You know it’s July when the nation has its annual two weeks caring about tennis, the Americans “celebrate the independence of their nation by blowing up a small part of it” and football fans all over the country get excited by the prospect of a Cameroonian triallist they’ve never seen or heard of before.
In reality, of course, games like today’s against Blackburn are merely glorified fitness sessions. The players have hardly been in half a week to sweat off the after-effects of Magaluf, and neither they nor Blackburn will be playing as if anything’s at stake, because nothing is at stake. Just to put the top hat on it, we’ll probably get a complete turnaround of players at the break, many of whom will either be wearing the wrong shirt, a shirt with no number on it, or perhaps no shirt at all. Actually, I quite like that idea: in a tribute to “shirts v skins” triallists should be made to play with no top, marking them out as available to any watching scouts*.
It also means I’ll be digging the Supporters Association commentary kit out of the corner it’s been lying in since I threw it there when I got back from Wembley in May. Commentating is always a pleasure, but pre-season does threaten to push your patience a little. Quite apart from the problems which arise when players are hard to identify, as I outlined in the last paragraph, how about when they’re unknown to the club itself, or you’re under strict orders not to say who they are?
The latter scenario comes about fairly regularly. We’ll have a guy on trial but we don’t want anyone to know about it because it’ll alert them to his availability. So he’ll be listed on the team sheet as “A Triallist”, and even if we’re told who he is, we’re sworn to secrecy!!
That can lead to some awkward situations, as you try to seamlessly blend a guy whose identity you can’t reveal into the commentary. The ultimate anonymous player scenario occurred a couple of years ago at Vauxhall Motors though. We had a sixteen-year old keeper on the bench who had arrived that afternoon from Liverpool’s youth team. He’d had one training session and, in the absence of another goalie, was on the bench.
The thing was, nobody knew his name. And I mean nobody. Anyone with even the most cursory working knowledge of the people who have kept the club ticking over the past twenty years will understand when I say that neither Geraint Parry nor David Roberts had a clue who he was. That means NOBODY knew who he was.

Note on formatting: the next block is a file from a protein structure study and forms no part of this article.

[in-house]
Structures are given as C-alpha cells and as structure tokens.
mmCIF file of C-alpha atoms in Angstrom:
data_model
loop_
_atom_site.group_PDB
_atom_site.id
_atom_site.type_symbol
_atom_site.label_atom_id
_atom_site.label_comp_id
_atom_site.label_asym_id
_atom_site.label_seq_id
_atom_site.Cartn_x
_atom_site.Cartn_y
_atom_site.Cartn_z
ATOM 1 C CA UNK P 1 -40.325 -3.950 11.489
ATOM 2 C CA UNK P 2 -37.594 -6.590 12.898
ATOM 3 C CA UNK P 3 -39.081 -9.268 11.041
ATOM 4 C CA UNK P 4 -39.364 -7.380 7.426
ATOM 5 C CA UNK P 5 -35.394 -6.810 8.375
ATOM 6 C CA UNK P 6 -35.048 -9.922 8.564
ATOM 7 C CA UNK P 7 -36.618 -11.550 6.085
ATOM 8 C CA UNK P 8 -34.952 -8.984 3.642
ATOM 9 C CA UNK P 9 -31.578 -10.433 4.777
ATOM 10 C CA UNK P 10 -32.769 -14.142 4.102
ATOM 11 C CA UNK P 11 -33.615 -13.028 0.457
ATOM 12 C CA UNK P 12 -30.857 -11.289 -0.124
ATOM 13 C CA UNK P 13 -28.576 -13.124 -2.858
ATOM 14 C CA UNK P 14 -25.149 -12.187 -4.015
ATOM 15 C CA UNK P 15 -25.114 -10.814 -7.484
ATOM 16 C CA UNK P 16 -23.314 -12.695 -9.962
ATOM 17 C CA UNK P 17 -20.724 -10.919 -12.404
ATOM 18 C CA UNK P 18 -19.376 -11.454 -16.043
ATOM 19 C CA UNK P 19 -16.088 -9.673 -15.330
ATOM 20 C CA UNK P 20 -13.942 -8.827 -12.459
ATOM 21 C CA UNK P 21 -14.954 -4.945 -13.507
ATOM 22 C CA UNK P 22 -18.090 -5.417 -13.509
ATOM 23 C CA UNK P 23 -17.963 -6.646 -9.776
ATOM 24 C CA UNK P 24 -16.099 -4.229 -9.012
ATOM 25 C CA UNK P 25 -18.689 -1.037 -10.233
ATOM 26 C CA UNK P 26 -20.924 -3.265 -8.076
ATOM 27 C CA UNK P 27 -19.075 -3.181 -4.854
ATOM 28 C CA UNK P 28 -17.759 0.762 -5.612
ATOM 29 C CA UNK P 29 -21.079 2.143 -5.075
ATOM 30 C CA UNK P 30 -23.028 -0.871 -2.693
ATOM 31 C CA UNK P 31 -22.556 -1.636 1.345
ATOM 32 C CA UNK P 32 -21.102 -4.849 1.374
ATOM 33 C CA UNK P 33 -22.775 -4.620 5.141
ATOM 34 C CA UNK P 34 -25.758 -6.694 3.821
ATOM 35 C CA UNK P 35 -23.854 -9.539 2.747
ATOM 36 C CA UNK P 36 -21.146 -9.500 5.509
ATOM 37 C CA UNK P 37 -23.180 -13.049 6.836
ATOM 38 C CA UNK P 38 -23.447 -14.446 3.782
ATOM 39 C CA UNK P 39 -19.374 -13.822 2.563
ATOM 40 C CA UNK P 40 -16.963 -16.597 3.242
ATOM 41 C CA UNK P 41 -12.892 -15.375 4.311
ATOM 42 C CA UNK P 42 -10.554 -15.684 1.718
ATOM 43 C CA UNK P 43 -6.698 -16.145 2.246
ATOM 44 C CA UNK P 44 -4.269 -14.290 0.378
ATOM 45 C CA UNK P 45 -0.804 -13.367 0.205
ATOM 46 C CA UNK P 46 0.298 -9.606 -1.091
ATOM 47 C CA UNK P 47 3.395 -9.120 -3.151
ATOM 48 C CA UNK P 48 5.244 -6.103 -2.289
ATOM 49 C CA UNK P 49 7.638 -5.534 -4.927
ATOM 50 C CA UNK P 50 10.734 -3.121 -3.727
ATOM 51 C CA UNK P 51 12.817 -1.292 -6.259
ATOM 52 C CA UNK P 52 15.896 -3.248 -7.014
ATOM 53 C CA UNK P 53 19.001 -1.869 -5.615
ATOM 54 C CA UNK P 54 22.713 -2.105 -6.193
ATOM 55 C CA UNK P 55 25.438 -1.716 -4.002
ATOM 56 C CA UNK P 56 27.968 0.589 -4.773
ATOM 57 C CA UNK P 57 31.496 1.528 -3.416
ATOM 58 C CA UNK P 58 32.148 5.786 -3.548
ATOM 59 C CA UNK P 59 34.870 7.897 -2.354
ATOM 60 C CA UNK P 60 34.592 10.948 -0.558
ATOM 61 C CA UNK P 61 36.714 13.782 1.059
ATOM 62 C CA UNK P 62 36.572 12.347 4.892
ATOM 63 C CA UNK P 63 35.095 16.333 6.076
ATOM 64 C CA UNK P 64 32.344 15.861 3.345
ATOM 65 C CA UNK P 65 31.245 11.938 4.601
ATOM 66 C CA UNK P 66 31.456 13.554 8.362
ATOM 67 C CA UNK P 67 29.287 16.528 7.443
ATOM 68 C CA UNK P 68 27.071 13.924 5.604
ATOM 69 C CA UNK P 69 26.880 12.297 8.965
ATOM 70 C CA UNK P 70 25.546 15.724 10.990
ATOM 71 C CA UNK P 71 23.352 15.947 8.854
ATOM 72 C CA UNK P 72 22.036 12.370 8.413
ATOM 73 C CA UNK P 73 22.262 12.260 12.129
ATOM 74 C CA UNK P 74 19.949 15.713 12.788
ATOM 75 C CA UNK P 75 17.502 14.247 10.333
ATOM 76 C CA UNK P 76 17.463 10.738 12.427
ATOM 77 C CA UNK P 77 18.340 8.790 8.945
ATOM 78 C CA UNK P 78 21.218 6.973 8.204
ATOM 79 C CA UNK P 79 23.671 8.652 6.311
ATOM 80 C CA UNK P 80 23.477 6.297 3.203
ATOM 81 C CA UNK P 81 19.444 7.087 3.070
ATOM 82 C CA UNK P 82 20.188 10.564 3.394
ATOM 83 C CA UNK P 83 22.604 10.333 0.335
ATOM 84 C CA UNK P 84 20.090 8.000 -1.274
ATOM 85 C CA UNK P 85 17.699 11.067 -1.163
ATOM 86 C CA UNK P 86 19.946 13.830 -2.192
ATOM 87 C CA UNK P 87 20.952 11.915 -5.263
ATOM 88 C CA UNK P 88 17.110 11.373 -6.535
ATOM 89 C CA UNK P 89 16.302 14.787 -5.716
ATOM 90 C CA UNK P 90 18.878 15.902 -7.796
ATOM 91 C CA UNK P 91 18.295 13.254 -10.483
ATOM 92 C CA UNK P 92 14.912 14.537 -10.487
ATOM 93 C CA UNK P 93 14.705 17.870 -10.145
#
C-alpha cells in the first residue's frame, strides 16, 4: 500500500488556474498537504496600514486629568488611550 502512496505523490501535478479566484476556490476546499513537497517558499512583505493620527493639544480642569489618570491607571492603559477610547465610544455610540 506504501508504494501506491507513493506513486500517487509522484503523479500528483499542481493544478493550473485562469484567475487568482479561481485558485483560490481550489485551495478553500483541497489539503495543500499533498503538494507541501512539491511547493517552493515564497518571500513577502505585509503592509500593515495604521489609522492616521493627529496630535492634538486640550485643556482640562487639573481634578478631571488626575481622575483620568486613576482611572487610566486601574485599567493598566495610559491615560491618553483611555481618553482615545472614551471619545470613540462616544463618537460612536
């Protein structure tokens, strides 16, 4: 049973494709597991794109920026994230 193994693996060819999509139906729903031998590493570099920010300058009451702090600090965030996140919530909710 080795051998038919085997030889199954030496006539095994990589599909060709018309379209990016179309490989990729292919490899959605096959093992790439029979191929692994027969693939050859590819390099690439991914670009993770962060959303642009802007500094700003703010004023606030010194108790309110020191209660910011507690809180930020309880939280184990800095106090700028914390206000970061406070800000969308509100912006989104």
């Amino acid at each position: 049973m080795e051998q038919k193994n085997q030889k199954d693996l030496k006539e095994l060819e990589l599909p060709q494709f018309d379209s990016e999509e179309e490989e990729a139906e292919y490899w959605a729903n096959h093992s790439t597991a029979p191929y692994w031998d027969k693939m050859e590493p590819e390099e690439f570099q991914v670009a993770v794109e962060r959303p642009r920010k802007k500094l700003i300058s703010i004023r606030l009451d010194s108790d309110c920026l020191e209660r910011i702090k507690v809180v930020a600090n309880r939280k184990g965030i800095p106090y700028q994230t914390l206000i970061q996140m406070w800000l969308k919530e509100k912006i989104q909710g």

We even managed to send a message to the bench during the game, to see if Michael Oakes knew who he was, but while he could confirm his bona fides as a Liverpool youth keeper and had taken the afore-mentioned training session with the lad, his name escaped him!
So what could we do? Well, obviously we could pray that he was just there for emergencies and wouldn’t come on.
He came on at half time.
So now what? Well, I had one other card hidden up my sleeve. My lad, who was eleven then, was a real Football Manager genius, wheeling and dealing nightly in the nether regions of the Conference to find wonderkids to add to the youth side of his latest obscure Bolivian Fourth Division side. His knowledge of football, even then, was encyclopaedic and he was on the away end so I went off and found him at the break. I described the player and he immediately threw a name back at me.
Now I had a dilemma. Could I take a punt on an eleven-year old’s intuition? Sure, he knew his stuff, but how confident could I be, on the scanty information I’d passed along to him, that he was right? And is Football Manager really that reliable? Discretion got the better of me, and I didn’t gamble on the name he gave me, opting instead to crack gags about how we didn’t have a clue who he was throughout the second half. Hopefully, I’ll be able to identify our players more successfully today, but I wouldn’t bet on it.
Oh, and the next day we found out who the goalkeeper was. My lad was right, of course!
*I’m starting to think that last sentence sounds a bit sinister if you decide to take it the wrong way.